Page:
Holiness: Discipline and Grace

April 14, 2014
1 Comment

Lt. Olivia Munn

I had a chat about holiness with an unbelieving man I know. He’s a very smart man, and he knows a lot about philosophy and psychology. His name is Lawrie.
I was sharing how many of the people don’t agree on the topic of holiness, and how it’s a fairly controversial subject. He asked me why it was controversial.
I was reticent to explain it to Lawrie, because I figured that theological banter would not be beneficial to a nonbeliever. But I began to define the controversy, and we ended up talking about nothing but holiness for the next 2 hours.

I believe that it is possible to actually live a holy life, rather than merely be forgiven and continue to sin.

I was stunned to discover that Lawrie agreed with me.
I am especially stunned because many believers I meet do not agree.
He told me that his big objection to Christianity is the fact that so many Christians accept forgiveness and continue to sin. It seems that our belief in grace affects us so that we think we’ll always inevitably sin, and that’s why we have Jesus. Both Lawrie and I think that there must to be a change of heart and action, or else the mercy of God is being treated like something light and worthless.

I once caught myself praying, “Lord, teach me a balance between discipline and grace.”


But I had to stop myself and take it back.

Grace and discipline are both divine things, good gifts that the Lord gives us. I don’t want one to balance out the other. I want to live in fullness of both. One does not take away from the other, but that it is possible to live in grace and forgiveness 100% of the time, but to also be 100% disciplined and self-controlled.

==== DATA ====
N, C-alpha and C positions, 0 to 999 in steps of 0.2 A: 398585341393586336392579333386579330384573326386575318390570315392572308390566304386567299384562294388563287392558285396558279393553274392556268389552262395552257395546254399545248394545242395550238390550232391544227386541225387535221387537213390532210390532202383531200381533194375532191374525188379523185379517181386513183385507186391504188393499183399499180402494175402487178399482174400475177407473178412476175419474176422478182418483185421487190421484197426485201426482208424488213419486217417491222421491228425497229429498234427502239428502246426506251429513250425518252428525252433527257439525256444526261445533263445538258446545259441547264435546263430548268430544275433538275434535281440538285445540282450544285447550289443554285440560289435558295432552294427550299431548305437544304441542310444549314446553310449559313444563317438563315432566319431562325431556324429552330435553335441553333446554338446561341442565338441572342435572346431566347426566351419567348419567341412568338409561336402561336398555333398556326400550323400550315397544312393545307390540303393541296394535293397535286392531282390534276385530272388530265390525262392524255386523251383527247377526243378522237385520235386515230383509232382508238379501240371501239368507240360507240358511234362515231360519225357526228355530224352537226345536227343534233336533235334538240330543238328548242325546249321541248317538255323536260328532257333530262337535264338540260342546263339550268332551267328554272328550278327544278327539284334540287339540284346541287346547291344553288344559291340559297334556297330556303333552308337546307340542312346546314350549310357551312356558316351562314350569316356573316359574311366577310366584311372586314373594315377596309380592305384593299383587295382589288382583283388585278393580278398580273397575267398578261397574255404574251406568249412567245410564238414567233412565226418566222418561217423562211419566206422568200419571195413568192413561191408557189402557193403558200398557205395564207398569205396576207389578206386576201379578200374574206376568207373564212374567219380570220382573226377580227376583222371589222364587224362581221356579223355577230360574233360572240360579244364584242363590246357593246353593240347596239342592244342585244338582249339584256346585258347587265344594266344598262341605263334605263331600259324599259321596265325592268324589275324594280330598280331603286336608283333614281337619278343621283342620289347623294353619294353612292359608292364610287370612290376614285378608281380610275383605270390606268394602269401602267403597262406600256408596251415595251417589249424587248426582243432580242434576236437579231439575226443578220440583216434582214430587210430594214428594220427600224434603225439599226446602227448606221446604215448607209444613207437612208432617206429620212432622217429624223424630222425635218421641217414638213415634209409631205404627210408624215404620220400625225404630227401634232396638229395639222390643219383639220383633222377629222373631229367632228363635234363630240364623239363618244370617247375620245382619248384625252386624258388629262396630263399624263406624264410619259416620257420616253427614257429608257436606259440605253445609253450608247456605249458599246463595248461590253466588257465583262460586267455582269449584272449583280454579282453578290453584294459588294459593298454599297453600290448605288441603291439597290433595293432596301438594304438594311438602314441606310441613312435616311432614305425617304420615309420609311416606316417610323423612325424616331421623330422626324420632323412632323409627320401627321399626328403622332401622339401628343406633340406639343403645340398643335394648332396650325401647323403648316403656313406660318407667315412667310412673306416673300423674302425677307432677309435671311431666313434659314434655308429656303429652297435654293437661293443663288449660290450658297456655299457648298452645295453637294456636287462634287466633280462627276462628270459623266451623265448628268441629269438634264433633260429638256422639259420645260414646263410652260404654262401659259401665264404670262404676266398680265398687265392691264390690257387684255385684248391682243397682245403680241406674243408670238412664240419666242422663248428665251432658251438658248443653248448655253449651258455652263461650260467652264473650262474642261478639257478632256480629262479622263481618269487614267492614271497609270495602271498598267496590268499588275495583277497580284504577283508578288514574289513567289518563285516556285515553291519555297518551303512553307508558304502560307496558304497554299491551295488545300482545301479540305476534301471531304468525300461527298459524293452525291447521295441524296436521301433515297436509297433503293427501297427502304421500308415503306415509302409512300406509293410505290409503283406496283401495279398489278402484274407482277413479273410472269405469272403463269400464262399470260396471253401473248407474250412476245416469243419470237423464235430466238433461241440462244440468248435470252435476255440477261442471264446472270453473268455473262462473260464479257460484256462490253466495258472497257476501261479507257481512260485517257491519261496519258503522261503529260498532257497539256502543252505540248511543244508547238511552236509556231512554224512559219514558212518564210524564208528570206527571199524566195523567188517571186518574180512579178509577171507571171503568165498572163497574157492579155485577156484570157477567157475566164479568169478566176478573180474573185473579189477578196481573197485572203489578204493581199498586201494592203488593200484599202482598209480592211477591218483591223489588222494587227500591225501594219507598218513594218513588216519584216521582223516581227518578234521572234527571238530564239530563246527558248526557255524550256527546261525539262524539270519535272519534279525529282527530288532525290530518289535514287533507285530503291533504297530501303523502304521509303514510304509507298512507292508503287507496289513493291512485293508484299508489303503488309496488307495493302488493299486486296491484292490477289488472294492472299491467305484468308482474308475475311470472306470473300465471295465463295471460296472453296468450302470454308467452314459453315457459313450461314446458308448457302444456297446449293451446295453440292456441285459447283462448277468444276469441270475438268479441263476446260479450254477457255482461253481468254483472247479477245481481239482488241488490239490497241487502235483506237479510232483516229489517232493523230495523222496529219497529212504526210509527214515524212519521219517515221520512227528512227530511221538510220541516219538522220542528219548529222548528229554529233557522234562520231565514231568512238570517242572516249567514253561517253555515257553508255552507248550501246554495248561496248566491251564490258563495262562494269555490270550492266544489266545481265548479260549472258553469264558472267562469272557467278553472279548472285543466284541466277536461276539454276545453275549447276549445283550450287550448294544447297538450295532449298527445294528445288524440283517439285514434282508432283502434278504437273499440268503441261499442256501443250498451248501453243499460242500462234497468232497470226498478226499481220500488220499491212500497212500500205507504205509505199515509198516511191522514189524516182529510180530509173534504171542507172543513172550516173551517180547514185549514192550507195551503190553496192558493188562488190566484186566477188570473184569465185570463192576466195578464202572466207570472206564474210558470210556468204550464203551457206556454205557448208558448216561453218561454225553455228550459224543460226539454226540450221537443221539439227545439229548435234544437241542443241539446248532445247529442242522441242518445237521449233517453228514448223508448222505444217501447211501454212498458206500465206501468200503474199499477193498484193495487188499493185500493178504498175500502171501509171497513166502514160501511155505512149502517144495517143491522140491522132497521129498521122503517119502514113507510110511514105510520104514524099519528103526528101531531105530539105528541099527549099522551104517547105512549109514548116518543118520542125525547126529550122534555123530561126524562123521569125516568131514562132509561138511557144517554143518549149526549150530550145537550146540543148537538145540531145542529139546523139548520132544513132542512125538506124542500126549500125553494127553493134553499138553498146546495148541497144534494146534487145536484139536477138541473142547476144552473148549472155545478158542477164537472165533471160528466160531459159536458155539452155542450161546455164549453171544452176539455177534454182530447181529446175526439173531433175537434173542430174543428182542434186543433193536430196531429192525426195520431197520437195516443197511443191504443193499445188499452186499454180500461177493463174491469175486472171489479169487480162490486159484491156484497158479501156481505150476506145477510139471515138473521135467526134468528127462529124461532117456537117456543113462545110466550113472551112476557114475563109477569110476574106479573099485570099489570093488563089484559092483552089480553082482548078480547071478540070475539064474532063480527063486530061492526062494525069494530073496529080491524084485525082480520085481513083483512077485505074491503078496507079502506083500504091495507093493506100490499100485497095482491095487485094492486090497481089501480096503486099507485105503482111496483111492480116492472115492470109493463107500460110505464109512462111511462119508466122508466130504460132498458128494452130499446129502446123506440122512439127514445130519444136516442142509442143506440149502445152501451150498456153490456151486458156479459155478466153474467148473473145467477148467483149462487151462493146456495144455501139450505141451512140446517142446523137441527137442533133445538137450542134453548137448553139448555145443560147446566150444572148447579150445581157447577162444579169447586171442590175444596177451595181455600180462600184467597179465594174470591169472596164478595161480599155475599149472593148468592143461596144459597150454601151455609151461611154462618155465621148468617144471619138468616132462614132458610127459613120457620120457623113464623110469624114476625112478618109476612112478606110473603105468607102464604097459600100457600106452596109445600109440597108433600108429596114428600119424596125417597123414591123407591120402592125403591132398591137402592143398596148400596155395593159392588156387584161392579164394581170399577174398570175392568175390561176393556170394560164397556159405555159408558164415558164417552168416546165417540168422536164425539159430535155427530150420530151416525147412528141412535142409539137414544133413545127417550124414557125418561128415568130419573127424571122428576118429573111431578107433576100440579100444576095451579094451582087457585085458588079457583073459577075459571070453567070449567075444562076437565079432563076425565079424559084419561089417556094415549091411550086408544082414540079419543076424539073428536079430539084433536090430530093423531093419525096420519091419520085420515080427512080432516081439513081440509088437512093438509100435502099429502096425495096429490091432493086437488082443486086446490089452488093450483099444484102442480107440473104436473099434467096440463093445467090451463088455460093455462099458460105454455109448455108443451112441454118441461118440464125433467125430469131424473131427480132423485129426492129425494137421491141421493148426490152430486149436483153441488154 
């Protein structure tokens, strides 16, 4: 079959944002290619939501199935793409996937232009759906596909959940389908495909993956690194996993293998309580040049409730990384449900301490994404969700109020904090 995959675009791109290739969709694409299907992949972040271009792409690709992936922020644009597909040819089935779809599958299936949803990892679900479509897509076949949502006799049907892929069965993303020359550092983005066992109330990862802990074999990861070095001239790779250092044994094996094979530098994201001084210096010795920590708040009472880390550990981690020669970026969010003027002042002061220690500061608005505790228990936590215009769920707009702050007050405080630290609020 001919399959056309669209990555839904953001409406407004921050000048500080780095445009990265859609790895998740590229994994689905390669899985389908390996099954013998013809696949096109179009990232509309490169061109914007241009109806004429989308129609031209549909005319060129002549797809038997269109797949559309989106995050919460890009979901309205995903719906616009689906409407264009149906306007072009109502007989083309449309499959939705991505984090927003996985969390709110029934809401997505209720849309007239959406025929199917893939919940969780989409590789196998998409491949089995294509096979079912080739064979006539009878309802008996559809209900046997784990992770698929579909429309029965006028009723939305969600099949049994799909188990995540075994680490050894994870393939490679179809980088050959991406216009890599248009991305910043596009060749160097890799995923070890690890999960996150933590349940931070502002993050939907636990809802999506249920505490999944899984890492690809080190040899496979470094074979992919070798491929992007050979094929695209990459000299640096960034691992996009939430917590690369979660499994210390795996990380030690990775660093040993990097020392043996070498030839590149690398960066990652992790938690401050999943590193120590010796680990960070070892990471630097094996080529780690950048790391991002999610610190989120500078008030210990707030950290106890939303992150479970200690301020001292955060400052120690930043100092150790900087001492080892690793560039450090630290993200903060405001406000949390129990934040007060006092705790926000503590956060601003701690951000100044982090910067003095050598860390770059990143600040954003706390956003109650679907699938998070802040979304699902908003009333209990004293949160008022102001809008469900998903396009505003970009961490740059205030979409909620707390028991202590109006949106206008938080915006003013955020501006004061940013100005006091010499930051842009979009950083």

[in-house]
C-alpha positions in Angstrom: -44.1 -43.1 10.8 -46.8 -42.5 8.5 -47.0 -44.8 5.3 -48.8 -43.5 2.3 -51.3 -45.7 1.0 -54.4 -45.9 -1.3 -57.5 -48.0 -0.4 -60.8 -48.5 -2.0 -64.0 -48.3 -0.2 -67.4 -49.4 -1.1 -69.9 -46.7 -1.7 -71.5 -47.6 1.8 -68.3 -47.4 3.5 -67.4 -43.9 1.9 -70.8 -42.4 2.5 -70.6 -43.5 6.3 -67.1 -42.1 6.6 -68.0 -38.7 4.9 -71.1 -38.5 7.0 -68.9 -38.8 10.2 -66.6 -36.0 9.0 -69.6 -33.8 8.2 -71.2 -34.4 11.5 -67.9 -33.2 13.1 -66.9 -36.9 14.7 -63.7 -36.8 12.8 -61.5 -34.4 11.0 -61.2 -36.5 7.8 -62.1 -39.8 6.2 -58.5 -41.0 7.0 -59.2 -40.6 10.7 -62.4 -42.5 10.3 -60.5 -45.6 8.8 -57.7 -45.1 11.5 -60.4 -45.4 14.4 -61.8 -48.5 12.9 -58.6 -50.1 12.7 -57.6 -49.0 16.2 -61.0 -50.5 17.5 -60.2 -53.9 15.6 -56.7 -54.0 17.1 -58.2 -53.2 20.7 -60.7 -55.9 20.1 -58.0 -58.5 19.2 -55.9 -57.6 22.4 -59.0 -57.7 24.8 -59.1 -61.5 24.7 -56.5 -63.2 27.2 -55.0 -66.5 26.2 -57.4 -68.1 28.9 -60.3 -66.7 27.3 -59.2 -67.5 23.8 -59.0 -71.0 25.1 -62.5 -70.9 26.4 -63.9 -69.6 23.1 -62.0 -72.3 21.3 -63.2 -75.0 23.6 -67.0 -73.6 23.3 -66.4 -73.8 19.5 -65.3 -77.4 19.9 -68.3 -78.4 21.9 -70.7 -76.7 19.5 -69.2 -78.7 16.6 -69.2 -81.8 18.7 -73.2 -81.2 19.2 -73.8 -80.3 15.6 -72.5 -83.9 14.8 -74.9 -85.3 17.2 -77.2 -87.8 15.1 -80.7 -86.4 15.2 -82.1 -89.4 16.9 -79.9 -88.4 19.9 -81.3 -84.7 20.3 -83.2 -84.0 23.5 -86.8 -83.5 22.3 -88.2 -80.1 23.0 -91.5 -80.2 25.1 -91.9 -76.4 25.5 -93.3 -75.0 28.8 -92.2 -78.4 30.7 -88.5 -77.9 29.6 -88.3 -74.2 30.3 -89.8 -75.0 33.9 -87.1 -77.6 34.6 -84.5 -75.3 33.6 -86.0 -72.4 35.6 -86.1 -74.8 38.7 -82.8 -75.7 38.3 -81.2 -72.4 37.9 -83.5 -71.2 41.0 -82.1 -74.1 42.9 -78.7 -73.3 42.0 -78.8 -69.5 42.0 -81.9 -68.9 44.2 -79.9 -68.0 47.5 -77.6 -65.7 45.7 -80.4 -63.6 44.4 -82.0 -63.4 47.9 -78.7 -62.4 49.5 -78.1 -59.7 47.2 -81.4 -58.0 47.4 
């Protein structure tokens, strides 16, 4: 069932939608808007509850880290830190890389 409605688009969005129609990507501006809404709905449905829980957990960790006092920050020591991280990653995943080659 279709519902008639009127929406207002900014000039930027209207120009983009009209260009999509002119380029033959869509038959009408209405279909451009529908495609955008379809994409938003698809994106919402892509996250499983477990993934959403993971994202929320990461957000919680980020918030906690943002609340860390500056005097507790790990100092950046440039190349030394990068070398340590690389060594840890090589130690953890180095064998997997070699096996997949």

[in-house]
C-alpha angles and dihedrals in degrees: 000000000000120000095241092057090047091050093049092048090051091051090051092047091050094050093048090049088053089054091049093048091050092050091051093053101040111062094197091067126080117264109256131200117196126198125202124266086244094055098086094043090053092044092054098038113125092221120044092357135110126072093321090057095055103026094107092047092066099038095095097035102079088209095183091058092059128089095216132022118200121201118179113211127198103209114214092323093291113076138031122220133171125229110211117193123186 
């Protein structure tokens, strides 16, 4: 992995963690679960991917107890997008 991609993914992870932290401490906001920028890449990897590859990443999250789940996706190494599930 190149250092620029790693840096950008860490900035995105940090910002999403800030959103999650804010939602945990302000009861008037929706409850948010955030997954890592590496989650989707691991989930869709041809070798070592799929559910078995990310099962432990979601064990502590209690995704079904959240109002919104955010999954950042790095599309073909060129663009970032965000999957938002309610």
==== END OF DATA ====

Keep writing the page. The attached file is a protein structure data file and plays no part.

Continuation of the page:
If you find that you struggle with legalism– the answer is not removing disciplines from your life– the answer is revelation of His grace.

If you find that you struggle with laziness– the answer is not bogging yourself down with a burden of trying to save your own soul– the answer is self-control.

It’s possible to be righteous, zealous, holy, and crazy-in-love-with-Jesus, while also being relevant and non-judgmental. Righteousness and relevancy– you can have them both! Relevancy does not need to equal compromise, and righteousness does not need to equal snobbery.

Don’t confuse holiness with religion. And don’t confuse humanness with wickedness.

One Human rescued humanity. He dignified Humanity by condescending to become a part of it.
If flesh and bones are honorable enough for Jesus to live in, then they are highly honored – beautiful temples for a beautiful God.

Muscles and blood and hair and skin and emotions and toes… Jesus had them. He therefore brought holiness incarnate into each of those places, like the breath entering the dust in Eden. My humanity is not longer an excuse for sin. My body is not an unholy burden, but a home for the Living God, to be cared for and fully mobilized. The dust is now glorious dust.


One Response to Holiness: Discipline and Grace
  1. Beautifully said. Thank you 🙂


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